There really is no business like show business. This classic phrase could not be more apt to describe what visited Worcester Racecourse during the last days of September this year.
The Moscow State Circus graced our presence with three days and six shows of fun, family entertainment. It was especially great for young kids and babies who were astounded and laughed out loud throughout.
Ironically, the sketches in between the acts were rewarded with the most laughs. They featured the host and star of the show: an old, eccentric man. He was comical to say the least as he tripped, slipped and blundered his way into the hearts of all the children watching on.
However, the main acts of the show were by no means playing runners up. A man running on top of what can only be described as some sort of double-wheeled hamster apparatus impressed kids and adults alike.
“It was amazing”, said two siblings of 5 & 9 years of age.
Young adult members of the audience wanted more danger but for one parent, it was a different story: “I think that this all sufficiently exhilarating to be honest, especially for the kids who are having a fun time as it is”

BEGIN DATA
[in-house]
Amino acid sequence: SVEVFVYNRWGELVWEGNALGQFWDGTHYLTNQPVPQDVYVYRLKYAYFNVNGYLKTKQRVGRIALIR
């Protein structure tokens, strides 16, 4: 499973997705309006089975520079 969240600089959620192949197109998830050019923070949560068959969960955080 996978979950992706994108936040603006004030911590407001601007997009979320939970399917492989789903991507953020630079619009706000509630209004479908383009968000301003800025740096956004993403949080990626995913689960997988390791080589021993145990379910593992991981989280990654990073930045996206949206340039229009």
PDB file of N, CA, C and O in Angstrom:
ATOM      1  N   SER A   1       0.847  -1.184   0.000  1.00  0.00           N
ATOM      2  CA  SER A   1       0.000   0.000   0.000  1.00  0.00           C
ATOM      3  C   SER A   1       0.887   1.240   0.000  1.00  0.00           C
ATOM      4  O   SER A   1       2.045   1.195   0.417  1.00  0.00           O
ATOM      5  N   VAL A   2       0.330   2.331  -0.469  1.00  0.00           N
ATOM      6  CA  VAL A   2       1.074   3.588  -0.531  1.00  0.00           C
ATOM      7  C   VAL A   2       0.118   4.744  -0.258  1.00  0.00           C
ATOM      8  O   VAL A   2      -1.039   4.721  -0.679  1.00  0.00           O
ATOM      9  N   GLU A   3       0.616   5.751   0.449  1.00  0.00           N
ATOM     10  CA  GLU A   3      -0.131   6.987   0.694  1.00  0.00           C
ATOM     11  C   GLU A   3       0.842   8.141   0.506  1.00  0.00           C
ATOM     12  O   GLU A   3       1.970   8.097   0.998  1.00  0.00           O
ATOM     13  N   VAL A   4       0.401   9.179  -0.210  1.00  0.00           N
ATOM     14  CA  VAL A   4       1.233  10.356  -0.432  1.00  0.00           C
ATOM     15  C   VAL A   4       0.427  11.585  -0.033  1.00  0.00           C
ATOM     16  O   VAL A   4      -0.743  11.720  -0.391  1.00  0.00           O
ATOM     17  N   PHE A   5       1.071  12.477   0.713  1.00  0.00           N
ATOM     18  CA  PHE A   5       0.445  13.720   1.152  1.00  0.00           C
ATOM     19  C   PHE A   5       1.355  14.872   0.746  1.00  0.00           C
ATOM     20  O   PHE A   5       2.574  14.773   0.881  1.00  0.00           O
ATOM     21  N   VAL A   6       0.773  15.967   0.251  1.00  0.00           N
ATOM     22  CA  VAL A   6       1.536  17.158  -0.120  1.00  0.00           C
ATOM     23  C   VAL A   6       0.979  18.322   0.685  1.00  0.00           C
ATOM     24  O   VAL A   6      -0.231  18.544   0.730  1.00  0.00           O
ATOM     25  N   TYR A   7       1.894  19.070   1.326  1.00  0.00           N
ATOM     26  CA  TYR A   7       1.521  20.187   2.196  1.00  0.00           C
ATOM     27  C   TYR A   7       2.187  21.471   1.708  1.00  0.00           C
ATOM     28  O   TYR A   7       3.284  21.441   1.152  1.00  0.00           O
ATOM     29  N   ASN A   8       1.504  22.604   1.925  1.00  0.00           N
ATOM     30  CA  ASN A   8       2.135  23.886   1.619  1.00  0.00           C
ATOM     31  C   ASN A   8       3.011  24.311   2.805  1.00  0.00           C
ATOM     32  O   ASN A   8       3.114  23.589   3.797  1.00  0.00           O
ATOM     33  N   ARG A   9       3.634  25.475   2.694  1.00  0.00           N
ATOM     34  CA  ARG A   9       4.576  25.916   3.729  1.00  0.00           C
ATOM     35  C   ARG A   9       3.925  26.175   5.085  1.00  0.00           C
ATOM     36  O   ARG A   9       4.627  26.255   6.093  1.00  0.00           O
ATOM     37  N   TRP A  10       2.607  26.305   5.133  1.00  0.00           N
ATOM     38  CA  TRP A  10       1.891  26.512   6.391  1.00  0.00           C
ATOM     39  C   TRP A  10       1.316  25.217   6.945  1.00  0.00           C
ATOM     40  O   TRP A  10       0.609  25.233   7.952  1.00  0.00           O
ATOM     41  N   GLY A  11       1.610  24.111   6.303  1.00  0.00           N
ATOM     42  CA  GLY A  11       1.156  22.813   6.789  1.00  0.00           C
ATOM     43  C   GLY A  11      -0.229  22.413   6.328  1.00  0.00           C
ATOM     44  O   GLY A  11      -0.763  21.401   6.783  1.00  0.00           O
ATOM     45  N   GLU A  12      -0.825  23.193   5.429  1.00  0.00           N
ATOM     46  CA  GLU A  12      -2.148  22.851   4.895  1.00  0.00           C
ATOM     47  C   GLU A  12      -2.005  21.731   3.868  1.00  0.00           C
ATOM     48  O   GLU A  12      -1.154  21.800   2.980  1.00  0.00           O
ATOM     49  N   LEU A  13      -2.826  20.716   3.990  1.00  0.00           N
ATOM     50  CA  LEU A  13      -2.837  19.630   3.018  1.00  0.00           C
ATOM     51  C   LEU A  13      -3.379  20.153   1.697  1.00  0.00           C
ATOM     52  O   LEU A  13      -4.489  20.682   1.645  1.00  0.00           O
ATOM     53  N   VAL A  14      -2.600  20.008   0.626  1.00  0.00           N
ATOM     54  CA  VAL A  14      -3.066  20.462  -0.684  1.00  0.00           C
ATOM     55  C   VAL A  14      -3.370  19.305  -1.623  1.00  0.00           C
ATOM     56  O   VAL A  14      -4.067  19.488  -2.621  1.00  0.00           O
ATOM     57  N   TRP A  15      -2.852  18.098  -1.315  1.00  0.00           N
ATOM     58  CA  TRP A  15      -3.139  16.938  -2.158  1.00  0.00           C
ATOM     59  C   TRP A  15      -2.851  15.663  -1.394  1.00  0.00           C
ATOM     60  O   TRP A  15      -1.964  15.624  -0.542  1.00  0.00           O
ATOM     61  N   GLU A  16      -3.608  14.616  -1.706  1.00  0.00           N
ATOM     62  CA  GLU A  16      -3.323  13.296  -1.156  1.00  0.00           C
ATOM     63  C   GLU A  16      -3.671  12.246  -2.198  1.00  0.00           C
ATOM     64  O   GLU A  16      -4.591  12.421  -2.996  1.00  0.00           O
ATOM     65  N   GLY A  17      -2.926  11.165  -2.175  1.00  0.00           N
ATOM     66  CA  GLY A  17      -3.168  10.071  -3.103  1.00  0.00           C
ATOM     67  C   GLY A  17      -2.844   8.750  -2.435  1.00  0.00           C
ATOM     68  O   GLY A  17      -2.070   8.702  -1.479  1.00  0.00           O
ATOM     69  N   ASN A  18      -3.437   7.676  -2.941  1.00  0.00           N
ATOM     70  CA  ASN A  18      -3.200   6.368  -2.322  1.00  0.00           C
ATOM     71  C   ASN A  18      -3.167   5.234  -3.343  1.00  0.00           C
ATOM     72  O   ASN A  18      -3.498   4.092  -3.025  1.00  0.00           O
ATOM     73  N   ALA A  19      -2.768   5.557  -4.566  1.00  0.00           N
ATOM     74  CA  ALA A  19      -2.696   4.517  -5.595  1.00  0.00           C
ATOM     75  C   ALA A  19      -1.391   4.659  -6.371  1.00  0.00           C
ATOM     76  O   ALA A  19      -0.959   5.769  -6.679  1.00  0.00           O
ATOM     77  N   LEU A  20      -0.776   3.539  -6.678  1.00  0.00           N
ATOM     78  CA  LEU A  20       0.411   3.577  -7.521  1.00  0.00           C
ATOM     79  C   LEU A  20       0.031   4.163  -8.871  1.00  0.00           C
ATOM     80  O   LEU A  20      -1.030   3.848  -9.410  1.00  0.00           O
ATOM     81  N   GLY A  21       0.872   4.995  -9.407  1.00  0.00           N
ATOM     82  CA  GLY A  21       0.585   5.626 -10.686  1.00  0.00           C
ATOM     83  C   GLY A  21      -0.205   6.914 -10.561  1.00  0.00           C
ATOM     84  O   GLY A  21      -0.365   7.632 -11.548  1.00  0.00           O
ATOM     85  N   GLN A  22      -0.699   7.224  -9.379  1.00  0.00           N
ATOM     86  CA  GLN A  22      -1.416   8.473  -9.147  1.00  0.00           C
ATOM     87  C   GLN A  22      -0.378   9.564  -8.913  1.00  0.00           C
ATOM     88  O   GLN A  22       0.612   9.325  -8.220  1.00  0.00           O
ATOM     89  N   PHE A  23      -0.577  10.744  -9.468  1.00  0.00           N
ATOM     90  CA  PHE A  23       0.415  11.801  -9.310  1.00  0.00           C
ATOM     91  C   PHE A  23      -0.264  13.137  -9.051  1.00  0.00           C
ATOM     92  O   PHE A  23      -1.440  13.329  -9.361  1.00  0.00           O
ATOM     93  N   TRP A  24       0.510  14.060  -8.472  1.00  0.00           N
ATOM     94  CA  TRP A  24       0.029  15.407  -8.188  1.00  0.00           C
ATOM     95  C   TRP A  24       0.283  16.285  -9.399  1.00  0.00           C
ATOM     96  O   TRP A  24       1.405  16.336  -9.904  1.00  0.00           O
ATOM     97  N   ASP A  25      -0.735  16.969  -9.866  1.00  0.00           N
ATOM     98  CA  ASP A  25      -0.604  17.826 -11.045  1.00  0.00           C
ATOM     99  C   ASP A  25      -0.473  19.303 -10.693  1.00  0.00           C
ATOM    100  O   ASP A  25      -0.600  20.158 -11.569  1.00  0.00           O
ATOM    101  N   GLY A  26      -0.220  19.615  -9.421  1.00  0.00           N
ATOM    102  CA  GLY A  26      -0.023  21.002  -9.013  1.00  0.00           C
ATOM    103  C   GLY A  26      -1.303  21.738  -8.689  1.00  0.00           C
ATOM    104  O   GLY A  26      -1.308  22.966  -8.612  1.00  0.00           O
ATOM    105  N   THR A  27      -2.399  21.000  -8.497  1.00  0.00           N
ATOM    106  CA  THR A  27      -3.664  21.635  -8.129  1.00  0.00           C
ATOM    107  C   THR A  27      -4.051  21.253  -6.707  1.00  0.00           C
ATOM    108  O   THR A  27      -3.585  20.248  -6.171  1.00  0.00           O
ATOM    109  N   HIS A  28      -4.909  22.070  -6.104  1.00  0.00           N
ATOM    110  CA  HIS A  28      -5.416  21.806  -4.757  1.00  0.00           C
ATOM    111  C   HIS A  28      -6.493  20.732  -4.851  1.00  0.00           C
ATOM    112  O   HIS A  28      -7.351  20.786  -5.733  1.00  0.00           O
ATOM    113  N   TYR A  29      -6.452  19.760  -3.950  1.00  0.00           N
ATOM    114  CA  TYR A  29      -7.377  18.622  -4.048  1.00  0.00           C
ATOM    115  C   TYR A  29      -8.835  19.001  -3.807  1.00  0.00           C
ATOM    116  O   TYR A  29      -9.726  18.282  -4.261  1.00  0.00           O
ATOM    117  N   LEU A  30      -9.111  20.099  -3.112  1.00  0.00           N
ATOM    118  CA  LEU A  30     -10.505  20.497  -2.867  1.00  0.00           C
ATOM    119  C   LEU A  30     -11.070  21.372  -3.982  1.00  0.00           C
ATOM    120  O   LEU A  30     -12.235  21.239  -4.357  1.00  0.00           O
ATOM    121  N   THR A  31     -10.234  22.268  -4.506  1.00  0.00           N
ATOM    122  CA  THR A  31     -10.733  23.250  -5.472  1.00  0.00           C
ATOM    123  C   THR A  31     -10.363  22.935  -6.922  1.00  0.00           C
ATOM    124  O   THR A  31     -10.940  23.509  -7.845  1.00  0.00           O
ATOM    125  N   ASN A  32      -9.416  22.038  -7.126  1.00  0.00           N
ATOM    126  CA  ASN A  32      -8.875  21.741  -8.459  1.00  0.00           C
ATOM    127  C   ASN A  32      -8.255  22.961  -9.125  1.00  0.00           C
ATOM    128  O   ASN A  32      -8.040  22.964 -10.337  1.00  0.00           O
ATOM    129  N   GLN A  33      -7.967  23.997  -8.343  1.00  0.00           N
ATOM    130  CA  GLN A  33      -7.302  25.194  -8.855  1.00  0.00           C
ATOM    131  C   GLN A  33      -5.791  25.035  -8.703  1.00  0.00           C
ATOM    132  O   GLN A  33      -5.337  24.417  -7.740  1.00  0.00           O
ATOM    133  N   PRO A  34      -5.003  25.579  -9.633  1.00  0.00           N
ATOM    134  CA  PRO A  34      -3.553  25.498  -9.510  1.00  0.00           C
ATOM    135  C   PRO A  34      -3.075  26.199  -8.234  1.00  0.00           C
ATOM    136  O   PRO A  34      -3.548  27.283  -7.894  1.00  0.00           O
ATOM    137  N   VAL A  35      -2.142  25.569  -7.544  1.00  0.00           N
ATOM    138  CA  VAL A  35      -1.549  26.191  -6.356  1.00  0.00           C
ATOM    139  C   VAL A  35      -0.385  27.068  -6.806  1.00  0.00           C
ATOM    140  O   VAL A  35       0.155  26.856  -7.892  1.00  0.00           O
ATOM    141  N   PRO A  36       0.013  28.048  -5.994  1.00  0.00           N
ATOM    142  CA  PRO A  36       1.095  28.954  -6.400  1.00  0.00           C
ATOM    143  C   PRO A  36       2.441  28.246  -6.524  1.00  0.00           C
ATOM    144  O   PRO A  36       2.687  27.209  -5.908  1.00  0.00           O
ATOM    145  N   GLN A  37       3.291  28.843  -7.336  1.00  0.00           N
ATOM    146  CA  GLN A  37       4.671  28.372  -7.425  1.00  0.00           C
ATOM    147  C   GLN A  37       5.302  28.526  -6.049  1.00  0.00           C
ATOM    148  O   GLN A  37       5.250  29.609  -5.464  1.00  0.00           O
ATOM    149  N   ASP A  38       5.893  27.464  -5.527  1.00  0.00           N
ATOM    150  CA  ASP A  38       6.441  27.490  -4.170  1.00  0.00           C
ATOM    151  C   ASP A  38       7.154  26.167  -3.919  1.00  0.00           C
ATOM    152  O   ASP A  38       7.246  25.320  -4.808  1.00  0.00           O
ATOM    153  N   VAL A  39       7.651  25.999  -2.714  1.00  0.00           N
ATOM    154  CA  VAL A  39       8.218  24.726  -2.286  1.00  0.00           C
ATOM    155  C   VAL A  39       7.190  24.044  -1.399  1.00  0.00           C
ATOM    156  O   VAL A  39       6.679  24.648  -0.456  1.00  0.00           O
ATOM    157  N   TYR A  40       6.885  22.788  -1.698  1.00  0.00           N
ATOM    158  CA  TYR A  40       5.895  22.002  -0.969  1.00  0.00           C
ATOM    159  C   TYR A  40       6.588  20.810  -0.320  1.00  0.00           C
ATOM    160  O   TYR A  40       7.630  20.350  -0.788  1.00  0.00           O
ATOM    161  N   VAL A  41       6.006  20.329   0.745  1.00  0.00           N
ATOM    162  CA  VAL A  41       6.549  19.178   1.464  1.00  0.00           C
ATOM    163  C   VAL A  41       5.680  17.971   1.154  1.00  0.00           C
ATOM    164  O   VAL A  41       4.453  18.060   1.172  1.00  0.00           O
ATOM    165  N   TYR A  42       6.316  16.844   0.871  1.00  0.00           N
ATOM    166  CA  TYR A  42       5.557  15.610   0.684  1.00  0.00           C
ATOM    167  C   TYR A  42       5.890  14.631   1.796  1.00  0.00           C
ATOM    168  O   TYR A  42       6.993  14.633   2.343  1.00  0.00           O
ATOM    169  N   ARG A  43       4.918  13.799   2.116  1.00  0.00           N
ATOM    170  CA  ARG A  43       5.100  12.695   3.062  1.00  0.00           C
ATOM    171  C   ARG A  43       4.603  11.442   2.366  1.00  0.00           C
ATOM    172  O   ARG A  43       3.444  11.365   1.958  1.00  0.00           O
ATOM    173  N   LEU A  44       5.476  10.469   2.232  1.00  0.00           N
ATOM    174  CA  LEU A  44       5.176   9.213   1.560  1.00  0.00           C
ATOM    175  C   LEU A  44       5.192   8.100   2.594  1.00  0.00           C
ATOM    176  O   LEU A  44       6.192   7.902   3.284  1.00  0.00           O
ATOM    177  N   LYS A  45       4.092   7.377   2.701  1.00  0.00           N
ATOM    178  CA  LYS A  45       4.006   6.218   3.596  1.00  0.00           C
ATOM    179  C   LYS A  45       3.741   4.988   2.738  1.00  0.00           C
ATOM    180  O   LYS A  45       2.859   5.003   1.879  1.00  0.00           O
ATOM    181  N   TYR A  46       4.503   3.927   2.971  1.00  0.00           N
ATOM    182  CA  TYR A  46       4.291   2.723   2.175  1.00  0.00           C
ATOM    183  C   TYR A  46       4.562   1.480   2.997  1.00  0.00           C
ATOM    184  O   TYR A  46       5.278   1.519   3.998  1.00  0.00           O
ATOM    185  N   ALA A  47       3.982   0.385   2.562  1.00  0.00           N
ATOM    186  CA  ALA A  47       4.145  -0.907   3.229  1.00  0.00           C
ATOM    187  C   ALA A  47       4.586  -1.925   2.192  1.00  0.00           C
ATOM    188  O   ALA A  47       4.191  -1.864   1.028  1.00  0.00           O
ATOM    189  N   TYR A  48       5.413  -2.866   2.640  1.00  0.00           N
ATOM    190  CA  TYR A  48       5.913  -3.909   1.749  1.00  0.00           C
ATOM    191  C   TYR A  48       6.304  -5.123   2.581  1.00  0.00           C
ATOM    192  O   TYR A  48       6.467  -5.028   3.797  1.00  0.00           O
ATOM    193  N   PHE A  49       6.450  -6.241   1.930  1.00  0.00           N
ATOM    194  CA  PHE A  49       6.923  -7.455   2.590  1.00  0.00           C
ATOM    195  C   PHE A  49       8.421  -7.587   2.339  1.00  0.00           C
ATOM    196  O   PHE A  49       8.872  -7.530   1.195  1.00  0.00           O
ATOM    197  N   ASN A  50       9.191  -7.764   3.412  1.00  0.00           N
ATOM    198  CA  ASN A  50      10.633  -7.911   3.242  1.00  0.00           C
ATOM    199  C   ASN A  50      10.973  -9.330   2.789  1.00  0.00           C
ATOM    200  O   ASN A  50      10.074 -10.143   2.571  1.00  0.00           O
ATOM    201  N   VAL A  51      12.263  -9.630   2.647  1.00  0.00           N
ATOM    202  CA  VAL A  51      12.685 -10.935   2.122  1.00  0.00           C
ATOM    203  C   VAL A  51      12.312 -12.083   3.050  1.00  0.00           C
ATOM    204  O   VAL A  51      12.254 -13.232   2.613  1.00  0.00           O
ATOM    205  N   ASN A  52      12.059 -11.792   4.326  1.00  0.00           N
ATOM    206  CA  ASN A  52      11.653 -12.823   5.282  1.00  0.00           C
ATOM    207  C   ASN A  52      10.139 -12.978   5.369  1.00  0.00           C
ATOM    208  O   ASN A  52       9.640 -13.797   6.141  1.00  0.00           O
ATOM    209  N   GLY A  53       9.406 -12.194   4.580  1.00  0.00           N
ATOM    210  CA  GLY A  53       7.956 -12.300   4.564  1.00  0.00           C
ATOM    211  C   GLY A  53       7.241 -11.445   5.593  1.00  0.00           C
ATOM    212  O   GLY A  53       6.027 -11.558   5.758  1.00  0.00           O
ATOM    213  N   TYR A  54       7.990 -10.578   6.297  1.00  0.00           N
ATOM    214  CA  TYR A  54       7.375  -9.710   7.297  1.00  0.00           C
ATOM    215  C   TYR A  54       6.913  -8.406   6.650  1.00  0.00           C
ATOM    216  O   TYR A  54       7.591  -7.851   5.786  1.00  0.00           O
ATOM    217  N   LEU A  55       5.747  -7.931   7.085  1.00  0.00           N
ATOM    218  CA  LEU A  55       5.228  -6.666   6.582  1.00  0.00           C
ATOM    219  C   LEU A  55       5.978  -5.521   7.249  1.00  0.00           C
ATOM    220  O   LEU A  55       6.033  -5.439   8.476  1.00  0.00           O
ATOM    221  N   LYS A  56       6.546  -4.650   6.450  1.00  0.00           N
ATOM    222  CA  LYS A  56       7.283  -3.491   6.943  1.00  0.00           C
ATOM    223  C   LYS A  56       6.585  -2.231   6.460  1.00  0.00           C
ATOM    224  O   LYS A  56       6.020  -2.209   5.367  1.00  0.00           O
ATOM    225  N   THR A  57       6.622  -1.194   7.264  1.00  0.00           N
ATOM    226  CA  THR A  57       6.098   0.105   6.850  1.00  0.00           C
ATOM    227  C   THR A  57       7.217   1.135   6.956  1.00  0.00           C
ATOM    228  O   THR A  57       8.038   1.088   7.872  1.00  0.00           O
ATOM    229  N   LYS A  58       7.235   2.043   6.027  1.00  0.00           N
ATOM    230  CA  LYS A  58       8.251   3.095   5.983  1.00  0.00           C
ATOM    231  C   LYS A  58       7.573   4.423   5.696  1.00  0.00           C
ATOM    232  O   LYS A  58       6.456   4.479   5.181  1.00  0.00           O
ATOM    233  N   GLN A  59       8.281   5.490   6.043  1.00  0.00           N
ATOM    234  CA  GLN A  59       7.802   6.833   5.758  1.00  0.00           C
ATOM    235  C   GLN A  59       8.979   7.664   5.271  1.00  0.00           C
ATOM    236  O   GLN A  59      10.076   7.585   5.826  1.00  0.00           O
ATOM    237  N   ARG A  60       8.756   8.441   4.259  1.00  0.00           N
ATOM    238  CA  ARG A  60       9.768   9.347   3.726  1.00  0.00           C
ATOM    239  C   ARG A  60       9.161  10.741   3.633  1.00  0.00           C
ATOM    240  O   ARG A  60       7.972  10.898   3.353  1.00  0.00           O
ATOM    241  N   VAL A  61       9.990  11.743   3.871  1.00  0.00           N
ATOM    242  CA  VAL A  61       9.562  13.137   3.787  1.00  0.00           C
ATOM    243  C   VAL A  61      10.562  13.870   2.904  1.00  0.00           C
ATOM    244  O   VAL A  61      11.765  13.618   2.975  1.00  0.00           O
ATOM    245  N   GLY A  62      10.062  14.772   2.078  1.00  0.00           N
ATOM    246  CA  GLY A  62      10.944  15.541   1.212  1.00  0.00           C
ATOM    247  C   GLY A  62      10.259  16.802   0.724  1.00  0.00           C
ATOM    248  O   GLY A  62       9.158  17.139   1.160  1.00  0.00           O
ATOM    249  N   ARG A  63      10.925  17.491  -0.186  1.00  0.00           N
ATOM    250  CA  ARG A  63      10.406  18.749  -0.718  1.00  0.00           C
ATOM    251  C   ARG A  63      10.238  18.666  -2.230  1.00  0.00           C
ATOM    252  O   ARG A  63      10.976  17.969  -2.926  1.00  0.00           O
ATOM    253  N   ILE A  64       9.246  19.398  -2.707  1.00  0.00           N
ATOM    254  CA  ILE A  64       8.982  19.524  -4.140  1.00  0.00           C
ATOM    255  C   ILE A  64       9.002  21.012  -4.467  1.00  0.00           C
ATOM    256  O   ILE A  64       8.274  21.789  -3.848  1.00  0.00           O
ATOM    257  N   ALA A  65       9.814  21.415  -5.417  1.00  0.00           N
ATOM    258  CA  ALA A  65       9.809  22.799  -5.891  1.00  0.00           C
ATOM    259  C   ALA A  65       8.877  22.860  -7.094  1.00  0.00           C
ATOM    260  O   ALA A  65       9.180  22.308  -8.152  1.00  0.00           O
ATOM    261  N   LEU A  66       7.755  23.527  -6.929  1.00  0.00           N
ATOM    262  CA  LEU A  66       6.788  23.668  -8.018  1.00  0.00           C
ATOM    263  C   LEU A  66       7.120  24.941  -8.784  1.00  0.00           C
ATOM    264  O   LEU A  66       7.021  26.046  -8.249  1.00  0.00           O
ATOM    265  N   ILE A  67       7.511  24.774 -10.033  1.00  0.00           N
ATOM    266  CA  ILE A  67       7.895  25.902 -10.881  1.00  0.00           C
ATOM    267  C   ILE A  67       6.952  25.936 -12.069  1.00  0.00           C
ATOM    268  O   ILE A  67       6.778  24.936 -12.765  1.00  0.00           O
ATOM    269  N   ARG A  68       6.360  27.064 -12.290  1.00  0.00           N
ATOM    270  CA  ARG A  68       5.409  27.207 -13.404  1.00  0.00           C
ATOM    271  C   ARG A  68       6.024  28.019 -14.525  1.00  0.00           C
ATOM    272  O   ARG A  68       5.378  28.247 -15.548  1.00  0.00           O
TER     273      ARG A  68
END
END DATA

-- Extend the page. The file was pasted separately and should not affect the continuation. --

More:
There was a clear emphasis of modernising the traditional circus image and this came across in both the juggling and roller-skating acts. Neon lights lit up the stage as both acts moved to the stereotypical Euro hip-hop music. Skittles were flying across the arena, much to the pleasure of the crowd. The roller-skaters were on fine form too as they danced, glided and spun to the beat.
Gymnastics-styled acts played a heavy hand during the show and, despite a strangely themed Egyptian set piece at the end, it all seemed very typical and expected from a circus. Everyone had seen world-class gymnastics in Rio over the summer so to see a lower standard performed at the circus was underwhelming, however skilled or hard-working those routines may have been.
Unfortunately, there was another issue: ticket prices. A group of three of adults and two children used a half-price voucher to get their tickets and yet, they still had to pay £70.
“We’re not happy about that at all,” said one of the older members of the group, “But it’s nice that the kids are away from the TV,” she admitted.
Despite that predicament, overall, the circus was a success. Yes, at times, it may have been cheesy and cringey but nowadays, fun honest and innocent entertainment for all the family is a rarity. It’s events like these which pull us away from Instagramming everything in sight or ignoring parents at the dinner table because you’re so worried about someone’s Snapchat story. Things like these will probably die out sooner than we wish to admit and when they do go, everything we have will involve some kind of light projecting from a rectangular shaped object. Perfection? I think not.